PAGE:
methink2 I haven’t written one of these posts for months, thanks largely to the insidious, incompetent, mendacious and censorious process via which the British Establishment, Brussels, NATO, MSM media and umpteen neocon unelected State security agencies have been trying to crush the voters’ will. So tonight it is a blessed relief and release to return to a gentler age – and reminiscence of when the World was young.


Without any question of doubt, the truly formative years of my life were from 1957 to 1963. Although I was only nine years old at the start of that brief period, I was 2015 years old by the end of it.

For in that brief sextet of time, a singing duo from Country and Western music invaded rock n roll, the football team I loved (and Buddy Holly) were wiped out in plane crashes, my first love affair had been shattered (she left me for an older man), the world nearly blew itself up over Cuba, the Beatles happened, and the US President I idolised was assassinated.

Calling that a roller coaster is like writing Krakatoa off as a fart. And yet oddly – because we are individuals, and thus the personal shock stays with us while the macro trend fades – the singing duo and the love affair were the things that really shaped me. Sixty years on, blurred videos of Kennedy press conferences and Beatles appearances on Granada TV are still there enabling me to relive the excitement of those improbable times when the impossible seemed possible. But the singing duo and the love affair are the only things entwined in bitter-sweet living memory: they alone are for evermore.

The Everly Brothers crashed the music party that was my radar in 1957 with Bye-Bye Love, Wake up Little Susie, and Dream. Until then, my brother held sway over the record player with Bill Haley and Elvis Presley. After that, he had to compete with the Everlys, Buddy Holly and Little Richard.

Dream came out as my prepubescent baby love was at its height. But the Everly’s later hit So sad to see good love go bad coincided with my move on to Grammar School, and my  first love’s obsession with another bloke already at that institution. Bizarrely, ten years later she took up with him again – and they married.

Maybe some of you can understand why the quintessentially naff lyrics of this song  completely tore up a 12 year old at the time:

We used to have good times together
But now I feel them slip away
It makes me cry to see love die
So sad to watch good love go bad

Remember how you used to feel dear?
You said nothing could change your mind
It breaks my heart to see us part
So sad to watch good love go bad

Is it any wonder
That I feel so blue
When I know for certain
That I’m losing you

Remember how you used to feel dear?
You said nothing could change your mind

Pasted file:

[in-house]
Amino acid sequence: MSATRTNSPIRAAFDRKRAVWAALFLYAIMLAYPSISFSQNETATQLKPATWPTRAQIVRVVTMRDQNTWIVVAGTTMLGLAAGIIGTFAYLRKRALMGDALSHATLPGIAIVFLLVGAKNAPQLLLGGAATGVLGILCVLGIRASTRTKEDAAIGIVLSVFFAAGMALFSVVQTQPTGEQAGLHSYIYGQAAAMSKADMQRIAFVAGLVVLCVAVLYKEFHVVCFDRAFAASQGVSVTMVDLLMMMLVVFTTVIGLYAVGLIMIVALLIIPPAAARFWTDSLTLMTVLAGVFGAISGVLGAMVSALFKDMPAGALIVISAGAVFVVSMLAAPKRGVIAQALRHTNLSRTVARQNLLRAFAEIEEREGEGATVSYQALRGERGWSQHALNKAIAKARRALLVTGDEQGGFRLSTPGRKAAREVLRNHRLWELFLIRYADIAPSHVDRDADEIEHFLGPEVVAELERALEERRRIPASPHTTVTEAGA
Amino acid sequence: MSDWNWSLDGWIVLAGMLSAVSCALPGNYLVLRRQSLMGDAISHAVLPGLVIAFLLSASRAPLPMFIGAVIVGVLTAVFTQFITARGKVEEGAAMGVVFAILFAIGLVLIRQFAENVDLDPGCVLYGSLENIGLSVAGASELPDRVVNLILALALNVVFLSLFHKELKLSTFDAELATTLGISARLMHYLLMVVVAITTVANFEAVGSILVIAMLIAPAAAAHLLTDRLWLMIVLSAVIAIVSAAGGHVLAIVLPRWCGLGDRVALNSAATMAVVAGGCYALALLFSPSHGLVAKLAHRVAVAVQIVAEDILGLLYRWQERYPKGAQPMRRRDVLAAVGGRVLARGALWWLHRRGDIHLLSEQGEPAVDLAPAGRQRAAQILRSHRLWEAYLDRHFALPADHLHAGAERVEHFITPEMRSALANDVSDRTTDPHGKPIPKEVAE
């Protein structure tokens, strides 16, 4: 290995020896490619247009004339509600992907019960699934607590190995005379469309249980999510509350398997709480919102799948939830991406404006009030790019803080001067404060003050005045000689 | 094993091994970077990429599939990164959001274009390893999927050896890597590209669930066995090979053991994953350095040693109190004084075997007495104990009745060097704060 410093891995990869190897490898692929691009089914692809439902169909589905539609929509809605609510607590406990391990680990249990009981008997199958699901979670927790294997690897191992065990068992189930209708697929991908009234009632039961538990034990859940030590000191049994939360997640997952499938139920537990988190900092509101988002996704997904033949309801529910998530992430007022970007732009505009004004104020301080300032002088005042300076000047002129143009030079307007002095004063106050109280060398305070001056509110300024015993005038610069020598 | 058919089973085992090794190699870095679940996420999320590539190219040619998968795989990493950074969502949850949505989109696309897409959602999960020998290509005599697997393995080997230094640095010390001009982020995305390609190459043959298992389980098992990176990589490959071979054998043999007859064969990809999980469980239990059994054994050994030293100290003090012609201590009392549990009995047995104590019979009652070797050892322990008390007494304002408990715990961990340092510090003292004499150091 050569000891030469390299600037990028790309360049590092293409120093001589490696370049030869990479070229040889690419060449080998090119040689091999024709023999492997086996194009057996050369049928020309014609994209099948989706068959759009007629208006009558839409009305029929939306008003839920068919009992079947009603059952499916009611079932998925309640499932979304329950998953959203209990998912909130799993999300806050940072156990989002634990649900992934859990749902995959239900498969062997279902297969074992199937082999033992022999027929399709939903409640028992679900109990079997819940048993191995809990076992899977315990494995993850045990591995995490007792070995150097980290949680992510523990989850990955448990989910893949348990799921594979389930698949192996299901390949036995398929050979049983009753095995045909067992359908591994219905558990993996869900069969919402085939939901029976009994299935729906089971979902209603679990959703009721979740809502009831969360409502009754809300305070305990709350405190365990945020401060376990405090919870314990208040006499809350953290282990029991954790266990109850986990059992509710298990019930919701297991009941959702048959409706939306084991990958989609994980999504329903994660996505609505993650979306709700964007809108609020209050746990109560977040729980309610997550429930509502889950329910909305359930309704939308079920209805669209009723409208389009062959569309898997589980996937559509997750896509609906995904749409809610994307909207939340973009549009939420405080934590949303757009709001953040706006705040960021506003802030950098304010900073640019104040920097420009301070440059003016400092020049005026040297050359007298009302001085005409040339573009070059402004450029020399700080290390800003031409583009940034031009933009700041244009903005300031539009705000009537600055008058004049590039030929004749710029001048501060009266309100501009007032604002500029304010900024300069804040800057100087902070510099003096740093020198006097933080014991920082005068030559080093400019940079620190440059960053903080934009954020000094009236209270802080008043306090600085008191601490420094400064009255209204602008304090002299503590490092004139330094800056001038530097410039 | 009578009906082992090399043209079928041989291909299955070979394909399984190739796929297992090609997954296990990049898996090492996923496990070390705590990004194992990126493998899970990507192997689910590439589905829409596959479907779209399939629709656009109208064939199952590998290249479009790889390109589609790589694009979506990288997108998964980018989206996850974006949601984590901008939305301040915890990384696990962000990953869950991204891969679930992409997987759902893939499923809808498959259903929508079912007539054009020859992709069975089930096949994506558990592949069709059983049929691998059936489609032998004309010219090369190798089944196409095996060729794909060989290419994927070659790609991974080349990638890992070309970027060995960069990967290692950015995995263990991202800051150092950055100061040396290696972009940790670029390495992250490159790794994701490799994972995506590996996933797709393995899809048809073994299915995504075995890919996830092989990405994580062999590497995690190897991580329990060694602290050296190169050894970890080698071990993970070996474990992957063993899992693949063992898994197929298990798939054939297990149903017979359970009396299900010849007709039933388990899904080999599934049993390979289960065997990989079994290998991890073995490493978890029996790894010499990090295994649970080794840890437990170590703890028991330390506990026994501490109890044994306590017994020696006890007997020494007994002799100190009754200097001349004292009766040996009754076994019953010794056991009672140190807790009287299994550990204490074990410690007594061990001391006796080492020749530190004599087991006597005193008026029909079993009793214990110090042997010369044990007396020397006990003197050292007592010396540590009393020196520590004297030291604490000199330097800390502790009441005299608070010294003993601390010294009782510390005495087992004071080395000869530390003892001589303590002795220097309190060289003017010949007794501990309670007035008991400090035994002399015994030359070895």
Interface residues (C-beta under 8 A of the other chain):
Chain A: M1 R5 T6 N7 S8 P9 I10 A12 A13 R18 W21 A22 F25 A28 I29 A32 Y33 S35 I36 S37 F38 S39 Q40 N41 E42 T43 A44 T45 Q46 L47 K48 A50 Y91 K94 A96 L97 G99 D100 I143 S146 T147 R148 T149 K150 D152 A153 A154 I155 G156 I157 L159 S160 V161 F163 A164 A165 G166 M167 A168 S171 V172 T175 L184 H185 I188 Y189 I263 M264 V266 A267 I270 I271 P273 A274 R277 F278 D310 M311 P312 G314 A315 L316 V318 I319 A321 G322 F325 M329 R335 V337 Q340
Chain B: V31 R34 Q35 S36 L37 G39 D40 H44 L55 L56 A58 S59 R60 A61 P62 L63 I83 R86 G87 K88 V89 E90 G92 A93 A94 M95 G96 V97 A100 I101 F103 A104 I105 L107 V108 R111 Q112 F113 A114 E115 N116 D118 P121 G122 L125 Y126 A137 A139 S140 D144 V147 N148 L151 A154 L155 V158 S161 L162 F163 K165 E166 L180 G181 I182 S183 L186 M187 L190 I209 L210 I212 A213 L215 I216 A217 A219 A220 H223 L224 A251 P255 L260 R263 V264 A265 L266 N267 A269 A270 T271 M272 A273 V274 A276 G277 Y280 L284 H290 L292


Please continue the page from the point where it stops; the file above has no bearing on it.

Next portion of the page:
It breaks my heart to see us part
So sad to watch good love go bad
So sad to watch good love go bad

Time is of course relative, but when you’re 12 years old everything beautiful is meant to be forever. The fact that it isn’t is something which, I have to admit, has taken me a lifetime to contain.

The girl’s name was Linda Mordin. For Valentine’s Day in 1959, everyone in our primary school class had to compose a poem to their favoured one. Mine contained these less than immortal lines:

Oh my darling Linda Mordin

For you I would go fightin’ and swordin’ 

Robert Burns, eat your heart out.

Linda survived the (eventually) disastrous marriage to my rival, had two lovely kids, and became a much admired Special Needs schoolteacher. She died of cancer in 2012.

Like I said, Time is relative….and even its speed is endlessly variable. To take me back to the heartache of 1960, the only thing required is the opening sequence of So sad to see Good Love go bad. On hearing the song, I am a melancholy kid again: vulnerable, confused, seeing the world once more as a place more hurtful and dangerous than I wanted it to be.

There are those who would tell you that achieving ‘maturity’ is about the acceptance of pain as inevitable, and disappointment as the price we must all pay in the process of ‘being adults’.

There is some truth in this, but there is no One Size Fits All for the human condition. Too much acceptance of what is begets cynicism and crushes hope.

I have kept with me over the years a mantra, and it is this: growing old is obligatory, but growing up is optional.

The inability to accept what is real is the curse that separates one ‘side’ from another in our culture. But the willingness to strive for what could be is what keeps us from accepting the mediocrity of totalitarian ideology.

My outlook on life comes with a degree of suffering. The highs, however, are worth a million self-deceptive compromises.